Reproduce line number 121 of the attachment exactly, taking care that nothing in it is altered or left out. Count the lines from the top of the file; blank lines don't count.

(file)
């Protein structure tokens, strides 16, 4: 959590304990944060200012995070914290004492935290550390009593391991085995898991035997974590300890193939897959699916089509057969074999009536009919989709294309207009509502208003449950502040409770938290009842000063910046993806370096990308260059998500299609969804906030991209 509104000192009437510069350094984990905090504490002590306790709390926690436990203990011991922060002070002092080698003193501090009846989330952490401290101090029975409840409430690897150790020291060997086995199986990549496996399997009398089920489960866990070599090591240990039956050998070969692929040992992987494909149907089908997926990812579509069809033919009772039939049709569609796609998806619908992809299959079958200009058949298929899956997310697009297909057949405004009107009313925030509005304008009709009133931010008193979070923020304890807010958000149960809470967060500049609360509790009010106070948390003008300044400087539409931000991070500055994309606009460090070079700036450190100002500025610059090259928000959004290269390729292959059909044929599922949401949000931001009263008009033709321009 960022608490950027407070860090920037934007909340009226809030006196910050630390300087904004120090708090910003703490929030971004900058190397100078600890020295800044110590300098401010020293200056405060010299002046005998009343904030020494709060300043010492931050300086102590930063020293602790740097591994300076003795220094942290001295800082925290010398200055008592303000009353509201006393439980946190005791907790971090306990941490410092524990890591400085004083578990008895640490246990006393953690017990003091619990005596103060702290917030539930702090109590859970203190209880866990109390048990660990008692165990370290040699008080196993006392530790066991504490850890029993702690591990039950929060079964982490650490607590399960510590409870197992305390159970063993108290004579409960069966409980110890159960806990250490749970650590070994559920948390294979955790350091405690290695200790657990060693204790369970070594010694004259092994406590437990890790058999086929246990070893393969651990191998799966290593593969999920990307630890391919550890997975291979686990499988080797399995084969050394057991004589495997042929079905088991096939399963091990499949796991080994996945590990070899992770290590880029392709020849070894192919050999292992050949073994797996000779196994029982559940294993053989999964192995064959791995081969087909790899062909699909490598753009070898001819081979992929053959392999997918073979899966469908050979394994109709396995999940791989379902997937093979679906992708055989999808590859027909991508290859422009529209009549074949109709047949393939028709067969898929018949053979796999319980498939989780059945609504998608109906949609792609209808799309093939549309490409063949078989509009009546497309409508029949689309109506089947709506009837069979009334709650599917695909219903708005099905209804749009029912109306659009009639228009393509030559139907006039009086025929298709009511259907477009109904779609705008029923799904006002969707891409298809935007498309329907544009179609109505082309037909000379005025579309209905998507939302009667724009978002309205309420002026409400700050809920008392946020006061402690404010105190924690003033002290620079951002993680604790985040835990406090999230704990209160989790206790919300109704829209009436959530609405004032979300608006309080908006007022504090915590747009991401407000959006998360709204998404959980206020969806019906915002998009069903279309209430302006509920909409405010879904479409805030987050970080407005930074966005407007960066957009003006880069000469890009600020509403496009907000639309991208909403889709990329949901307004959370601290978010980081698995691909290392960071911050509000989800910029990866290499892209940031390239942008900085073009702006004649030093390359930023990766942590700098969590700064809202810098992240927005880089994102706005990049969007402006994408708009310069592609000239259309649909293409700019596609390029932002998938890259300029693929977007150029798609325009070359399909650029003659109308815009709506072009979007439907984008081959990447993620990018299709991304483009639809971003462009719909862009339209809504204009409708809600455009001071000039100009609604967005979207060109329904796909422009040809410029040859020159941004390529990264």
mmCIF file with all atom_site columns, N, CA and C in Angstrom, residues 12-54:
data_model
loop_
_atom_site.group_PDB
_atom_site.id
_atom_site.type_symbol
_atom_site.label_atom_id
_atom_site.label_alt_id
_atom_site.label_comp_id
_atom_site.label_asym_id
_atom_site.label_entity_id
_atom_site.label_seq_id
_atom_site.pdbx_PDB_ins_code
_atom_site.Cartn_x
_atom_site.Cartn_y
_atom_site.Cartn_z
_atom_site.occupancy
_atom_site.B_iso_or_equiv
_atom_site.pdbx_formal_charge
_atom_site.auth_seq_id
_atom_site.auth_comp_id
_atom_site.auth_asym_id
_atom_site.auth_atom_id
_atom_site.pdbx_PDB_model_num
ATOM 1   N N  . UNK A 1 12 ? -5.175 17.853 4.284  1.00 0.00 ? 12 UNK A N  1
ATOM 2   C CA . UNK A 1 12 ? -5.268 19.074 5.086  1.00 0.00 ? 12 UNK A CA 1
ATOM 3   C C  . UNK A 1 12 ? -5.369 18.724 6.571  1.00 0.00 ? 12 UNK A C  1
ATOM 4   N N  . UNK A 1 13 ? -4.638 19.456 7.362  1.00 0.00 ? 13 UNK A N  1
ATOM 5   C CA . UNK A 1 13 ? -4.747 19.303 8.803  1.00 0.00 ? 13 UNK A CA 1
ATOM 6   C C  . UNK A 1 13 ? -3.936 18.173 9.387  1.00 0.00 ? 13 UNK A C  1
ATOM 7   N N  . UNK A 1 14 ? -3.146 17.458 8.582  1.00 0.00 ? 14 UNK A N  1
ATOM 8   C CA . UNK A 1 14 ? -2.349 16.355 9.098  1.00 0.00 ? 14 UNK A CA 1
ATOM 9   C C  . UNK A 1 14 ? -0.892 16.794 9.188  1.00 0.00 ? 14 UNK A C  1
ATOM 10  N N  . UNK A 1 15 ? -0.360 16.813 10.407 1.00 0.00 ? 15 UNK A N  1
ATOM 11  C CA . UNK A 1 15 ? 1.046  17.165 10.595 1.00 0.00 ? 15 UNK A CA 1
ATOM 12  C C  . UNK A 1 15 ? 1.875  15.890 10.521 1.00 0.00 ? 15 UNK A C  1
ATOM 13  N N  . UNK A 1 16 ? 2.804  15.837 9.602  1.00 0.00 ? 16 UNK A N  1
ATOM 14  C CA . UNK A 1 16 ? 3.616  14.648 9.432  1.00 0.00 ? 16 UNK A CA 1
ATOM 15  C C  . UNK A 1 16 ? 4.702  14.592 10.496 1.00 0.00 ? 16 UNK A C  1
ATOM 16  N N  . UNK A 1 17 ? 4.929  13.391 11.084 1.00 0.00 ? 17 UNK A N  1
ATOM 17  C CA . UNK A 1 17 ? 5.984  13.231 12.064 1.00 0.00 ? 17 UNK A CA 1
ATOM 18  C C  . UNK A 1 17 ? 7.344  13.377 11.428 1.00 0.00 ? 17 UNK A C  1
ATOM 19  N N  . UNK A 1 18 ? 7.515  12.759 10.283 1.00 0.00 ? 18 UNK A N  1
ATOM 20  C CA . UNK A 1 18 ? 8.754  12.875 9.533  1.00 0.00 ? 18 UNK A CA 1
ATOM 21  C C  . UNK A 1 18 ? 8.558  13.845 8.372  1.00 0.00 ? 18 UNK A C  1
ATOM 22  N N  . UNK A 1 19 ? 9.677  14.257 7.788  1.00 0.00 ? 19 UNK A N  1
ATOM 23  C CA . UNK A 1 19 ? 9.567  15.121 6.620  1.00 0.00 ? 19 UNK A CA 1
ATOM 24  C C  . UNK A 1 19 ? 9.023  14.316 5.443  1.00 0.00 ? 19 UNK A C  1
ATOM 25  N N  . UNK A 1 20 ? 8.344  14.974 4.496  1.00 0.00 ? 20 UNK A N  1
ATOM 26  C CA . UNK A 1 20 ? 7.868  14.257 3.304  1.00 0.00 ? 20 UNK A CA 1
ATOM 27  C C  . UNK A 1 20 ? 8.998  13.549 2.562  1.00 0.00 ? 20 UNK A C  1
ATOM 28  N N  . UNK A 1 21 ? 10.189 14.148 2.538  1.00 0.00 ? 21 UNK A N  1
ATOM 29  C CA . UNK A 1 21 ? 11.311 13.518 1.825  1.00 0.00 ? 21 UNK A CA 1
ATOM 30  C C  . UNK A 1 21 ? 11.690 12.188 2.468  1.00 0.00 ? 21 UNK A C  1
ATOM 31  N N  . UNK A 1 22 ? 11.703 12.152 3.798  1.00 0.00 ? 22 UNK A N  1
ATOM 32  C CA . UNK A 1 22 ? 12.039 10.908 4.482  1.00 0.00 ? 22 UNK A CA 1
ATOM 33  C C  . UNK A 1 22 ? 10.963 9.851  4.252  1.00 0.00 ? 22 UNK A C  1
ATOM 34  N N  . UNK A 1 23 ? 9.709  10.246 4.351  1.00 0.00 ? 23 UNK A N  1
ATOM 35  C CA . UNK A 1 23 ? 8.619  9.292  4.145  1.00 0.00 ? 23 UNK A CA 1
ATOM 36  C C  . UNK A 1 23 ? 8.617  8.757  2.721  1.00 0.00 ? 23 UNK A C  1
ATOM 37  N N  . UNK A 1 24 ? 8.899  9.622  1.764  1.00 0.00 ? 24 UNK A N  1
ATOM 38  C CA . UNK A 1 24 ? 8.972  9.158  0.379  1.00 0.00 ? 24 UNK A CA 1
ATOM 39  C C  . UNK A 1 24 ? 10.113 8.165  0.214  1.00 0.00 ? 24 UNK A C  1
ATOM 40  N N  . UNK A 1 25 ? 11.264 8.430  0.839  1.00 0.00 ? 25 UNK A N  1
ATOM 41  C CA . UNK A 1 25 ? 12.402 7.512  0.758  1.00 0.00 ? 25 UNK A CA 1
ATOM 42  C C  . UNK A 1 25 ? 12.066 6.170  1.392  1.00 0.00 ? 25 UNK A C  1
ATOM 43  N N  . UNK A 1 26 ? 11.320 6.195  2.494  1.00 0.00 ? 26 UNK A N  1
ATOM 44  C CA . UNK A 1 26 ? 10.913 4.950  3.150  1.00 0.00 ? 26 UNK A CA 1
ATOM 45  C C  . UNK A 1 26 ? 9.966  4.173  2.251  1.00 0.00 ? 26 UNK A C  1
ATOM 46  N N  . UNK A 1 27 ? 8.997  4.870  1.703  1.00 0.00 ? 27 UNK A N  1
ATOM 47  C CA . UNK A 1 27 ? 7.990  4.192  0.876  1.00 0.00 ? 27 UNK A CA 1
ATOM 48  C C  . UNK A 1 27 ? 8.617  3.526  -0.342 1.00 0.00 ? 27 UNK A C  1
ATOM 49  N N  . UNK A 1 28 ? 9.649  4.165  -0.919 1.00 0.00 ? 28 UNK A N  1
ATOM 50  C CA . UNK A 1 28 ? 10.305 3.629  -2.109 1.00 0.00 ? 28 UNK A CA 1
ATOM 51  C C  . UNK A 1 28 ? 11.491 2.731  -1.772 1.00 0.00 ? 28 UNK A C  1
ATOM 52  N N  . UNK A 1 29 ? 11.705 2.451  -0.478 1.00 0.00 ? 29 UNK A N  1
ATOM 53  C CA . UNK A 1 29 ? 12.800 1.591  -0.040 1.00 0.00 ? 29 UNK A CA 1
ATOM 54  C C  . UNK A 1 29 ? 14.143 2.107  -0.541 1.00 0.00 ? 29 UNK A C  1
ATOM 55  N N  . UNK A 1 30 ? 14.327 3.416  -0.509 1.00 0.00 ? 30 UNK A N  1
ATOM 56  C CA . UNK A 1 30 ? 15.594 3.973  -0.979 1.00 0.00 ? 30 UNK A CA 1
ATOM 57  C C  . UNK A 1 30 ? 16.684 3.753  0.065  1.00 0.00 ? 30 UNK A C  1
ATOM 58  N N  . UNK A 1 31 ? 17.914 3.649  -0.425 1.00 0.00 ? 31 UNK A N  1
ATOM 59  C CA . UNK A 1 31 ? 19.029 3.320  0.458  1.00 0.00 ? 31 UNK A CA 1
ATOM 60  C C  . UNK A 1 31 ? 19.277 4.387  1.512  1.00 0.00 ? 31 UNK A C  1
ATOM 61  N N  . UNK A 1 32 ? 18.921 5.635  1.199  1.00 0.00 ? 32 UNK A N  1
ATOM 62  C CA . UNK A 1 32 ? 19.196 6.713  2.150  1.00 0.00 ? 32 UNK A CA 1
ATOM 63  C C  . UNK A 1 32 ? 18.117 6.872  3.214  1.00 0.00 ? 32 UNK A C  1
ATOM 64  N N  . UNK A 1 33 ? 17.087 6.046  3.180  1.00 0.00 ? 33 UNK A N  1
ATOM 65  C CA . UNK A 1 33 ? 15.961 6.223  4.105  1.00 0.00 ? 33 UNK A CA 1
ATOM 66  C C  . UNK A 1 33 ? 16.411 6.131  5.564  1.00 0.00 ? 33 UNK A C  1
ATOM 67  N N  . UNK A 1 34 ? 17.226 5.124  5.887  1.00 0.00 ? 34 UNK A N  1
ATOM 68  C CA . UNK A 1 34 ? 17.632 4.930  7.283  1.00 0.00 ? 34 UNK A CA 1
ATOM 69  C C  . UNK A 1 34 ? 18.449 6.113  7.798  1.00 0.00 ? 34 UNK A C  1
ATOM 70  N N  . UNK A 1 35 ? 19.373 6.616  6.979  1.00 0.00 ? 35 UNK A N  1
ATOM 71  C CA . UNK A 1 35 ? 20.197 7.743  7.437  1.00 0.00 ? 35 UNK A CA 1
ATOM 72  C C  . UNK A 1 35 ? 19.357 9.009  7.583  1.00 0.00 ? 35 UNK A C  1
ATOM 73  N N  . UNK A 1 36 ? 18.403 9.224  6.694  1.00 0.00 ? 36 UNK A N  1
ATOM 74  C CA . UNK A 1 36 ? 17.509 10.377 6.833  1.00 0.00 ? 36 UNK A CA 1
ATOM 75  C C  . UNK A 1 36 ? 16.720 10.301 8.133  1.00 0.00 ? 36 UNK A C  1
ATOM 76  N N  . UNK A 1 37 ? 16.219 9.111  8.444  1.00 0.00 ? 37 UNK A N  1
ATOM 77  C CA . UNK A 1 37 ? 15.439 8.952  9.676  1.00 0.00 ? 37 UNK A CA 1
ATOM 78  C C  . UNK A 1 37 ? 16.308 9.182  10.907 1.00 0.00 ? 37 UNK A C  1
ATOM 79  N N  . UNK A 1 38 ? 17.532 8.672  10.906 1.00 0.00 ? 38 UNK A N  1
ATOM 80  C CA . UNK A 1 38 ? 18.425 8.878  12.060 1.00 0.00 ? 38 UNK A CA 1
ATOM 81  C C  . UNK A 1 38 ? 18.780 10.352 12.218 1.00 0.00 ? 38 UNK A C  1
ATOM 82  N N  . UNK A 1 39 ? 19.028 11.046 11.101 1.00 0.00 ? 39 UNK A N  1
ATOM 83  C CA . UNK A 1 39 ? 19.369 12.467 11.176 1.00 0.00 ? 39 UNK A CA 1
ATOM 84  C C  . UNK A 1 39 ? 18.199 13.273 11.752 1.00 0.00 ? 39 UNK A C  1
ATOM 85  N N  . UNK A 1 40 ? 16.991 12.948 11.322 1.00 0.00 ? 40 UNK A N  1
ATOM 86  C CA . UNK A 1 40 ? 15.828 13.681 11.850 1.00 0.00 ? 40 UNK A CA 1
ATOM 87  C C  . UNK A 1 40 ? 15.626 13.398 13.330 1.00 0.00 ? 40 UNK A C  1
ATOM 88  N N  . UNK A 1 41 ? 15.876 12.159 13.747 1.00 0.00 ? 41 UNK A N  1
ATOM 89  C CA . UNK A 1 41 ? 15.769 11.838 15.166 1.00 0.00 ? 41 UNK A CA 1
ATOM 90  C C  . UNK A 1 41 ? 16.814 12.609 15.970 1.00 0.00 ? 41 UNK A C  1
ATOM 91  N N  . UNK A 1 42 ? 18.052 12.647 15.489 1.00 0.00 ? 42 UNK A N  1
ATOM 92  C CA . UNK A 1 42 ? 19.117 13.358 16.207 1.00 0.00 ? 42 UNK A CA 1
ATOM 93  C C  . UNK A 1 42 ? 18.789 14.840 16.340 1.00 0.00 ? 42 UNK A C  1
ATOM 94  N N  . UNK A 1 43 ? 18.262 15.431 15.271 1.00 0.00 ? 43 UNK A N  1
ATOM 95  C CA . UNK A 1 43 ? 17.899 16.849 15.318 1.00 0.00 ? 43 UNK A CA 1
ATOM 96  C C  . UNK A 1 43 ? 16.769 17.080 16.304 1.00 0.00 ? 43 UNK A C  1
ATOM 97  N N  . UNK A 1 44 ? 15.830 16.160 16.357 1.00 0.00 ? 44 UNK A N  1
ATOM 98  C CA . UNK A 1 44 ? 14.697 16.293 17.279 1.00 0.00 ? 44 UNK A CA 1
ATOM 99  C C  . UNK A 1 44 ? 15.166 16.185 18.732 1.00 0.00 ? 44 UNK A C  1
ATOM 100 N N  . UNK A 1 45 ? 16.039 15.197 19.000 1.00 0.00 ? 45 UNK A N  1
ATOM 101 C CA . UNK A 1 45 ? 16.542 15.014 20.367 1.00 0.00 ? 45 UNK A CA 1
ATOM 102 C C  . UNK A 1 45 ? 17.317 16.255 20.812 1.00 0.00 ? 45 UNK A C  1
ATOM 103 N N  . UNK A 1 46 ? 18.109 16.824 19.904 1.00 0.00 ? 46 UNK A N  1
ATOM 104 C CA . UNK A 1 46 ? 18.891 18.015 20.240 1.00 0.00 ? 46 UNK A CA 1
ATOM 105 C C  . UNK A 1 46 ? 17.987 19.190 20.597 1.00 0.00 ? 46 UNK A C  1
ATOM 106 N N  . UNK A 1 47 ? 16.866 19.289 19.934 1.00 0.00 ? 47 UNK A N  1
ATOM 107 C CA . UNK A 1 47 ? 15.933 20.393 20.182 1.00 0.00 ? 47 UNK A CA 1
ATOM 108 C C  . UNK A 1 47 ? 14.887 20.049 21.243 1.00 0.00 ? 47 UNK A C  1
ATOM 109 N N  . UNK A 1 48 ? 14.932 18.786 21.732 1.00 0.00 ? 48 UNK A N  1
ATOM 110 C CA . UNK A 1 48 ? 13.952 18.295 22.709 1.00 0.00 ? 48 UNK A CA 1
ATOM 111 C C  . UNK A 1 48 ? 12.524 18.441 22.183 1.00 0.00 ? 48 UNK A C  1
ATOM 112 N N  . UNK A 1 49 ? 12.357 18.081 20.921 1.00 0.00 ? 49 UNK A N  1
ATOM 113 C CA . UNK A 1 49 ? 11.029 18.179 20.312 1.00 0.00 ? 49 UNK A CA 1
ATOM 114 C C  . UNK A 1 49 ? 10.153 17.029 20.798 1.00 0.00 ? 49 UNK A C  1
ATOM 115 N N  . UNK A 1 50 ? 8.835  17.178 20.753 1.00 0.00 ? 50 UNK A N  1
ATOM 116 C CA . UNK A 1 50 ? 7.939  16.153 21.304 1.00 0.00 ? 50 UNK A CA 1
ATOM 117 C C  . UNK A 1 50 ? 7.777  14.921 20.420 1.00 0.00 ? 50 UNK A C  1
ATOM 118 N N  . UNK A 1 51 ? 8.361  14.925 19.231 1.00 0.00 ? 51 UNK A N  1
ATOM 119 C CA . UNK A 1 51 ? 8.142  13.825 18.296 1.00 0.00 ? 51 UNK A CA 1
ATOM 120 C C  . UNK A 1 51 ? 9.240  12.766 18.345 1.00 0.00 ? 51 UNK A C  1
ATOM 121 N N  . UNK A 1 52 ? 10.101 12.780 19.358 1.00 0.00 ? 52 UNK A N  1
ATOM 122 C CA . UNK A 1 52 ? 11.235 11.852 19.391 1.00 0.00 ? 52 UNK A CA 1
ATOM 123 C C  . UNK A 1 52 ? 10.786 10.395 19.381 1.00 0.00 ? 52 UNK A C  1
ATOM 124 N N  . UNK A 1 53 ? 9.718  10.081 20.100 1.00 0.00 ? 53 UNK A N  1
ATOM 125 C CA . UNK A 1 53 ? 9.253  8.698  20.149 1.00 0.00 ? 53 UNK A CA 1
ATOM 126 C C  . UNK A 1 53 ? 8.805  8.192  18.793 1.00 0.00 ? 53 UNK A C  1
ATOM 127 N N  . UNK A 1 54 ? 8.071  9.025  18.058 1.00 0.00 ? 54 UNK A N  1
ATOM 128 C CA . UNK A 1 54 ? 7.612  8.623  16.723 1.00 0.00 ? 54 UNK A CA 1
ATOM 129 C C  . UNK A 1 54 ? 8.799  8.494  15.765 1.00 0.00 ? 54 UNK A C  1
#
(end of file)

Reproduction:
ATOM 96  C C  . UNK A 1 43 ? 16.769 17.080 16.304 1.00 0.00 ? 43 UNK A C  1